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Beautiful Future

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Album Review

Misdirection and sudden turns are Primal Scream's raison d’être. Longtime fans know this well and are armed against swift changes in fashion — but even so, the hazy, unformed Beautiful Future may seem like a smack upside the head after the retro-raunch of Riot City Blues, let alone the densely coiled anarchic rock of their turn of the millennium pair of XTRMNTR and Evil Heat. Despite the presence of Josh Homme's desert muscle, this isn't a rock album, not really: it's an odd fusion of Bobby Gillespie's sugary C-86 beginnings and the pulsating colors of Screamadelica, heavy in its rhythms and light in its melody. Reduced to a mere description, Beautiful Future seems pretty intriguing, even enticing, but the album is a clumsy, ungainly Frankenstein, constructed out of pop that's never quite hooky enough and beats that bob along on an endless 4/4 loop. Unlike much post-millennial Scream, the best moments on Beautiful Future are neither noisy (only "Necro Hex Blues," the song graced by Homme, clicks) nor experimental (none of the dance cuts click) but rather the unexpected pop, whether it's the bubblegum snap of the chorus of the title track, the sugar rush of "Can't Go Back," or the gloriously dumb homage to Ringo Starr's "Back Off Boogaloo" in "Zombie Man." During these tracks, it's possible to hear what Primal Scream were attempting to do with Beautiful Future, but too often the album sacrifices simple sonic pleasures in favor of stylized meandering.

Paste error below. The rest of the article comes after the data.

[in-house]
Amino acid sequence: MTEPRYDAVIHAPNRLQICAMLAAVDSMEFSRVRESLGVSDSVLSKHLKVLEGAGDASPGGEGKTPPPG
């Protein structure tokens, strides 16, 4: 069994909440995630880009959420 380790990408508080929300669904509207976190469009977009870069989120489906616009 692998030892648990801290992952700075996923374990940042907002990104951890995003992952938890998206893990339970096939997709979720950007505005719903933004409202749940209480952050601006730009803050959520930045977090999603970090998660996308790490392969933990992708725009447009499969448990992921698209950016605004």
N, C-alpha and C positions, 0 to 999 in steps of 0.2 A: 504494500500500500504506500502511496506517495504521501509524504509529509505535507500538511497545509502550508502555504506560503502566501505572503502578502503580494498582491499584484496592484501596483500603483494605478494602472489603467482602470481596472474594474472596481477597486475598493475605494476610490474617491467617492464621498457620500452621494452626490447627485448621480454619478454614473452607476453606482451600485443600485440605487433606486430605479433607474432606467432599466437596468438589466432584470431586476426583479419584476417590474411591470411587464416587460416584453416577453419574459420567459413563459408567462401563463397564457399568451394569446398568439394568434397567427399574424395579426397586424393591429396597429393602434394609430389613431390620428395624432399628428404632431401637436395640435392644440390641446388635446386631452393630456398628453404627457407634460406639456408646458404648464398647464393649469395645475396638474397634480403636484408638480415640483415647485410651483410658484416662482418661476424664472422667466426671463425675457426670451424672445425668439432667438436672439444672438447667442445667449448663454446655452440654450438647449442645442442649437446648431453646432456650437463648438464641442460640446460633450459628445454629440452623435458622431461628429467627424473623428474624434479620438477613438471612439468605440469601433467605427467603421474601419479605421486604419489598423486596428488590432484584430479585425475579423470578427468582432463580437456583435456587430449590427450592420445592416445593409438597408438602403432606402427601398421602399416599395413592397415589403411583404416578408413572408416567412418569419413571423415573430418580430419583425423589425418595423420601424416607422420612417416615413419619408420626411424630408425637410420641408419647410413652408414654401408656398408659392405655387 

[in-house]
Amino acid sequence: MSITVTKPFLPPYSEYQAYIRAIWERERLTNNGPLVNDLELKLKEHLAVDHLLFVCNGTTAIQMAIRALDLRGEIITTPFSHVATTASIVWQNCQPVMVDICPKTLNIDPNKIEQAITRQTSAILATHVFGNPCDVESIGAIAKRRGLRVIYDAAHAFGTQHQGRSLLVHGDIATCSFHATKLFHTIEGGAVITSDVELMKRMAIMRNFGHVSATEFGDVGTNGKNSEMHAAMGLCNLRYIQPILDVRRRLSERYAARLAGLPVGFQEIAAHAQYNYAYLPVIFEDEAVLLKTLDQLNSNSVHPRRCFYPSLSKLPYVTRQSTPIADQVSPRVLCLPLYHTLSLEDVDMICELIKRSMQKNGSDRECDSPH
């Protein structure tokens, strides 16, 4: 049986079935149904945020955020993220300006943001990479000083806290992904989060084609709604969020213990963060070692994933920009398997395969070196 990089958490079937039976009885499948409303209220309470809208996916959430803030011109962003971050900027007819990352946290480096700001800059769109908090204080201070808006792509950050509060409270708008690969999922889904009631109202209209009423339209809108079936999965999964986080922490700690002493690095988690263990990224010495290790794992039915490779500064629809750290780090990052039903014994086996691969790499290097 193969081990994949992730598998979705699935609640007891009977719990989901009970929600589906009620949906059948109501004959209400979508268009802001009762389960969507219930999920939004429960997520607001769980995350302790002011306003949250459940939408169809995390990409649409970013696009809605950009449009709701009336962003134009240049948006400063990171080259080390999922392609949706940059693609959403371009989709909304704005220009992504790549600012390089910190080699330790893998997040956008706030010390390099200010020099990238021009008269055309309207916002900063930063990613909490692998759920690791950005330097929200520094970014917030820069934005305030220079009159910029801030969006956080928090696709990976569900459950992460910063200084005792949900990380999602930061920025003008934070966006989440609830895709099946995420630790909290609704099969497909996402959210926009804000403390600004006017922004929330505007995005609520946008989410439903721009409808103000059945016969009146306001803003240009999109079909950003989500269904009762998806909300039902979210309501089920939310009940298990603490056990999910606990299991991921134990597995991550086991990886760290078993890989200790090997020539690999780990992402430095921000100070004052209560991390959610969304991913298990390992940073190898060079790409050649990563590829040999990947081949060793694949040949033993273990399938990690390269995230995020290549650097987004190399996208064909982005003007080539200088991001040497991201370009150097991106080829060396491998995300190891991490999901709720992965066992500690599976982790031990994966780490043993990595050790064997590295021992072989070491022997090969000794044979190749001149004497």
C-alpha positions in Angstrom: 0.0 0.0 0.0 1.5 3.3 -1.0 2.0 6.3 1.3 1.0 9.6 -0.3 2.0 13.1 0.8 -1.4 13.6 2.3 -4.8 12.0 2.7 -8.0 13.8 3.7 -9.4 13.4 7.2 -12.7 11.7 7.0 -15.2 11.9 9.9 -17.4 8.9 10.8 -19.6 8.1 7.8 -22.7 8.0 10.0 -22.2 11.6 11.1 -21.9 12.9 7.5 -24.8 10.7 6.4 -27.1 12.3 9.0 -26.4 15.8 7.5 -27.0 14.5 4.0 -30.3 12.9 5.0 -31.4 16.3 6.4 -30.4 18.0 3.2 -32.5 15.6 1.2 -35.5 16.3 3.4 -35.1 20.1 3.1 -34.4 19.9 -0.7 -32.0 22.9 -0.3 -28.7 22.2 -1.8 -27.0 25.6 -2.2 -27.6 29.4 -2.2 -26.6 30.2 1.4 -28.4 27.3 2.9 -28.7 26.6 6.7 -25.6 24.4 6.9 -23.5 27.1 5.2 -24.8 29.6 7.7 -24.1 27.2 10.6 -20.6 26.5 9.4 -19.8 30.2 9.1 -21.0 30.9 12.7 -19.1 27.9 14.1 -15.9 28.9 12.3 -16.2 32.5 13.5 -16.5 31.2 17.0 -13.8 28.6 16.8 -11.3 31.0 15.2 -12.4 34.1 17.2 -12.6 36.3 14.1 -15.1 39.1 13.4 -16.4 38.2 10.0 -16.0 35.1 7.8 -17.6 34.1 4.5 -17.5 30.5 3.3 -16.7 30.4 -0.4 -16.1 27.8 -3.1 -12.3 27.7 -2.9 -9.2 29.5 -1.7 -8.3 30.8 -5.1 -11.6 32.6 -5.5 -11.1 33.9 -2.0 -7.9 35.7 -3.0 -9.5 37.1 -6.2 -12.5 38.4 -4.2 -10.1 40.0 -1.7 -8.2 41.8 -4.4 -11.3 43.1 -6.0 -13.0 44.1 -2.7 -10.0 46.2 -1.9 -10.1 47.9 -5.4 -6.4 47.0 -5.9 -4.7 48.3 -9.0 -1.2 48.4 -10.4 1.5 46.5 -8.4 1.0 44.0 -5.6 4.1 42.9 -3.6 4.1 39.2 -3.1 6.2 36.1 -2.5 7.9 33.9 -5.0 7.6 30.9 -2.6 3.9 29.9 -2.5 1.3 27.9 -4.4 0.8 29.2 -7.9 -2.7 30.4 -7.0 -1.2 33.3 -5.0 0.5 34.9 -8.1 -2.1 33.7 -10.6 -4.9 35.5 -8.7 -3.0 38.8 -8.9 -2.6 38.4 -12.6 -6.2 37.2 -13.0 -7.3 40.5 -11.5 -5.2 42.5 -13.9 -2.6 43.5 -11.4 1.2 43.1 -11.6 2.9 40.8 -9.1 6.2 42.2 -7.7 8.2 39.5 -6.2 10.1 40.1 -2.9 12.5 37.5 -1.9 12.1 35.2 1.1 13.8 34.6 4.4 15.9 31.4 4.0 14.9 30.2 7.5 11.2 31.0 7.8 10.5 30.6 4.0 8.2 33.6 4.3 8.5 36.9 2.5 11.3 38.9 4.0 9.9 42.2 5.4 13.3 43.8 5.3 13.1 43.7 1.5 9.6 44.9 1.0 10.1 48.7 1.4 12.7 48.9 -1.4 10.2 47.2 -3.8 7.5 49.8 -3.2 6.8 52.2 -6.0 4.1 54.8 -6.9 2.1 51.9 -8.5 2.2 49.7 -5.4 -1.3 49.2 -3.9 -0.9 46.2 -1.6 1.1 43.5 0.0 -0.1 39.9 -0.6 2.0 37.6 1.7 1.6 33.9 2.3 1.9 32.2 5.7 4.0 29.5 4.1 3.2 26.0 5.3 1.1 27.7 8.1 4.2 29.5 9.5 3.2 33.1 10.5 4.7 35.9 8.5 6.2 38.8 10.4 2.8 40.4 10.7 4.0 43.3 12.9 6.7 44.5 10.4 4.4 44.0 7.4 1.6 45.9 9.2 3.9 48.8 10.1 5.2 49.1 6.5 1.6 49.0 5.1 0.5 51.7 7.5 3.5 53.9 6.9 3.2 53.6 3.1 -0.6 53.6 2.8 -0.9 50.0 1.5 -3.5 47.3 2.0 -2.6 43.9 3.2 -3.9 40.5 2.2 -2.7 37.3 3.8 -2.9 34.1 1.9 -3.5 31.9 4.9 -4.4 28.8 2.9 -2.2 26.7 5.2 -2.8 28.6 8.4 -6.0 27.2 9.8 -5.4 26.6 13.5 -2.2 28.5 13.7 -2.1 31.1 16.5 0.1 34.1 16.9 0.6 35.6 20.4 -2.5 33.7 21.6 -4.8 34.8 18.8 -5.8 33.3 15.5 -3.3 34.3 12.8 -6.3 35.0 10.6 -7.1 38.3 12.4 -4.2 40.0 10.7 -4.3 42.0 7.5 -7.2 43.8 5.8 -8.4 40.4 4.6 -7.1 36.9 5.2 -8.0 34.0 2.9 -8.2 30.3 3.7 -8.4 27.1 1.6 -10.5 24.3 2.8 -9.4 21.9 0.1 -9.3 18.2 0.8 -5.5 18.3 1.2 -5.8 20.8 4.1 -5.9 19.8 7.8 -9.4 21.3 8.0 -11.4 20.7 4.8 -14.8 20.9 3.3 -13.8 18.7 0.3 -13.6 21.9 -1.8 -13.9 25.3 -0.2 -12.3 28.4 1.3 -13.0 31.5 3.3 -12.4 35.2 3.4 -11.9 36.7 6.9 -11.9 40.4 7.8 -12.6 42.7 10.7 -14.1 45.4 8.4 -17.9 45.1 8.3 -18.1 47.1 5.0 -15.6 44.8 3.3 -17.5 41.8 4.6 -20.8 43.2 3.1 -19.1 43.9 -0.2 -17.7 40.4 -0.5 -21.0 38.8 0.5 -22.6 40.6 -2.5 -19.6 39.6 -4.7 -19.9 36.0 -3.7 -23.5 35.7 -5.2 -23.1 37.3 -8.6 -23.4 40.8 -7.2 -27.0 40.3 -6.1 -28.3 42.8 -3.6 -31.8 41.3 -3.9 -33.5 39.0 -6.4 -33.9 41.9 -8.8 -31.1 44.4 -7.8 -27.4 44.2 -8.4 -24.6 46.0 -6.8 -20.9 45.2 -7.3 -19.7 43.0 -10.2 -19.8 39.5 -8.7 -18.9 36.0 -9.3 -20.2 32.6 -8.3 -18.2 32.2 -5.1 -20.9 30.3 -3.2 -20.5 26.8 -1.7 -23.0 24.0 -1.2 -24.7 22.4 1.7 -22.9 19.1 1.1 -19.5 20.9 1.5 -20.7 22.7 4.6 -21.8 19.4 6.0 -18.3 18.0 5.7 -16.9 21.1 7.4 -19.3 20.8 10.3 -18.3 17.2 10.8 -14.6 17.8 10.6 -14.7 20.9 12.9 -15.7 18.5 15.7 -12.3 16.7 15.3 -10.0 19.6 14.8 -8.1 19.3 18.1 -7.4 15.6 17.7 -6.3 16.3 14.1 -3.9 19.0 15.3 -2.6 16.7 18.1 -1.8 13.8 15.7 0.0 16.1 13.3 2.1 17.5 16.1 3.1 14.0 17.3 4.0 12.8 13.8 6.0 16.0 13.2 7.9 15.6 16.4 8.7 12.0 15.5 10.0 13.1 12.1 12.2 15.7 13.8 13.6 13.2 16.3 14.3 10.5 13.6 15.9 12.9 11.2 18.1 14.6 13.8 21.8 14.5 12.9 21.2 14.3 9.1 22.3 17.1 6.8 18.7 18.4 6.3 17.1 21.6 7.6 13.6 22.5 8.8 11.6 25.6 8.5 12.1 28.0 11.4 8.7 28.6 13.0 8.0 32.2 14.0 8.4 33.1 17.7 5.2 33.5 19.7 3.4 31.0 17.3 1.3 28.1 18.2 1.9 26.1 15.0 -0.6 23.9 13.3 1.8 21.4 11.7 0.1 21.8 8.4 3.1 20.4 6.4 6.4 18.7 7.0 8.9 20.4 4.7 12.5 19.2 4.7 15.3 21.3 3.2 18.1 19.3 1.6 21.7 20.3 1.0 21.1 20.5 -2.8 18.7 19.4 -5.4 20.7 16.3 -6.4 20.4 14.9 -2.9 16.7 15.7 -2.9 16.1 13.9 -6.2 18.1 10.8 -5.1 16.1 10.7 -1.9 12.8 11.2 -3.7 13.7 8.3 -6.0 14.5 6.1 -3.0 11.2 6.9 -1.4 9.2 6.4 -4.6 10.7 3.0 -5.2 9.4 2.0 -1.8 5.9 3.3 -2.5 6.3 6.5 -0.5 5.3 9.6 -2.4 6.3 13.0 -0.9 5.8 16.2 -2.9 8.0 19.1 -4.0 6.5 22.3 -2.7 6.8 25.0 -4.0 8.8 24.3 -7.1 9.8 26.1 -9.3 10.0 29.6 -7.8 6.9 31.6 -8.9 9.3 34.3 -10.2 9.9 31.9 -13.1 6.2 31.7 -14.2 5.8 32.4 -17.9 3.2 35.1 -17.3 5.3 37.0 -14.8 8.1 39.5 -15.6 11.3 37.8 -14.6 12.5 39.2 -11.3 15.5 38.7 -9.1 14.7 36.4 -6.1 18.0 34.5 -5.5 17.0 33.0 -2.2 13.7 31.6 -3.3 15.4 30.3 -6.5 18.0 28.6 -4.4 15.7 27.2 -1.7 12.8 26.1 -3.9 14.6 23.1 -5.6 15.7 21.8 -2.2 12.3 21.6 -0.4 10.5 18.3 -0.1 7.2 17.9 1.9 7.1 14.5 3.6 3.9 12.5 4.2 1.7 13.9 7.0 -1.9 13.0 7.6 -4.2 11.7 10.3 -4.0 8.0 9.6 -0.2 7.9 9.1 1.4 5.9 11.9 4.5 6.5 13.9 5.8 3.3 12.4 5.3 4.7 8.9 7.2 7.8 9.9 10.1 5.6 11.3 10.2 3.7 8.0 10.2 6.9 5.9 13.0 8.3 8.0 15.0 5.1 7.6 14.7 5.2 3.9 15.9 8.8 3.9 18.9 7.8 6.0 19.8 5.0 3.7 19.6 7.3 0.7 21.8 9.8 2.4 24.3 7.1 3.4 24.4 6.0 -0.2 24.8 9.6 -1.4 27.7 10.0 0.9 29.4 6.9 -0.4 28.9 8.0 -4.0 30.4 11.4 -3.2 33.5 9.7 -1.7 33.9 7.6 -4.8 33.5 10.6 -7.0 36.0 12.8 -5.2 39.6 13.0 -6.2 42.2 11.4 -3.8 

Customer Reviews

Better late than never

Slightly delayed arrival in the US iTunes stores, but a welcome arrival! The Scream continue to surprise and amaze. The theme for this album seems to be pop, but in a good, scuzzy Scream way! Dig it!

Why not in US?

i wanna download it but cant cause this is the only album that is not in the US store. release it for the whole world to love.


Great songs. Great Lyrics. Awesome album. Worth every cent you spend on it. I'm just addicted to this album.


Formed: 1984 in Glasgow, Scotland

Genre: Alternative

Years Active: '80s, '90s, '00s, '10s

Primal Scream's career could in many ways be read as a microcosm of British indie rock in the '80s and '90s. Bobby Gillespie formed the band in the mid-'80s while drumming for the Jesus and Mary Chain, who were the exact opposite of Primal Scream -- the latter specialized in infectious, jangly pop on its early records. After a brief detour to punky hard rock, the group reinvented itself as a dance band in the early '90s, following through on the pop and acid house fusions of the Stone Roses and Happy...
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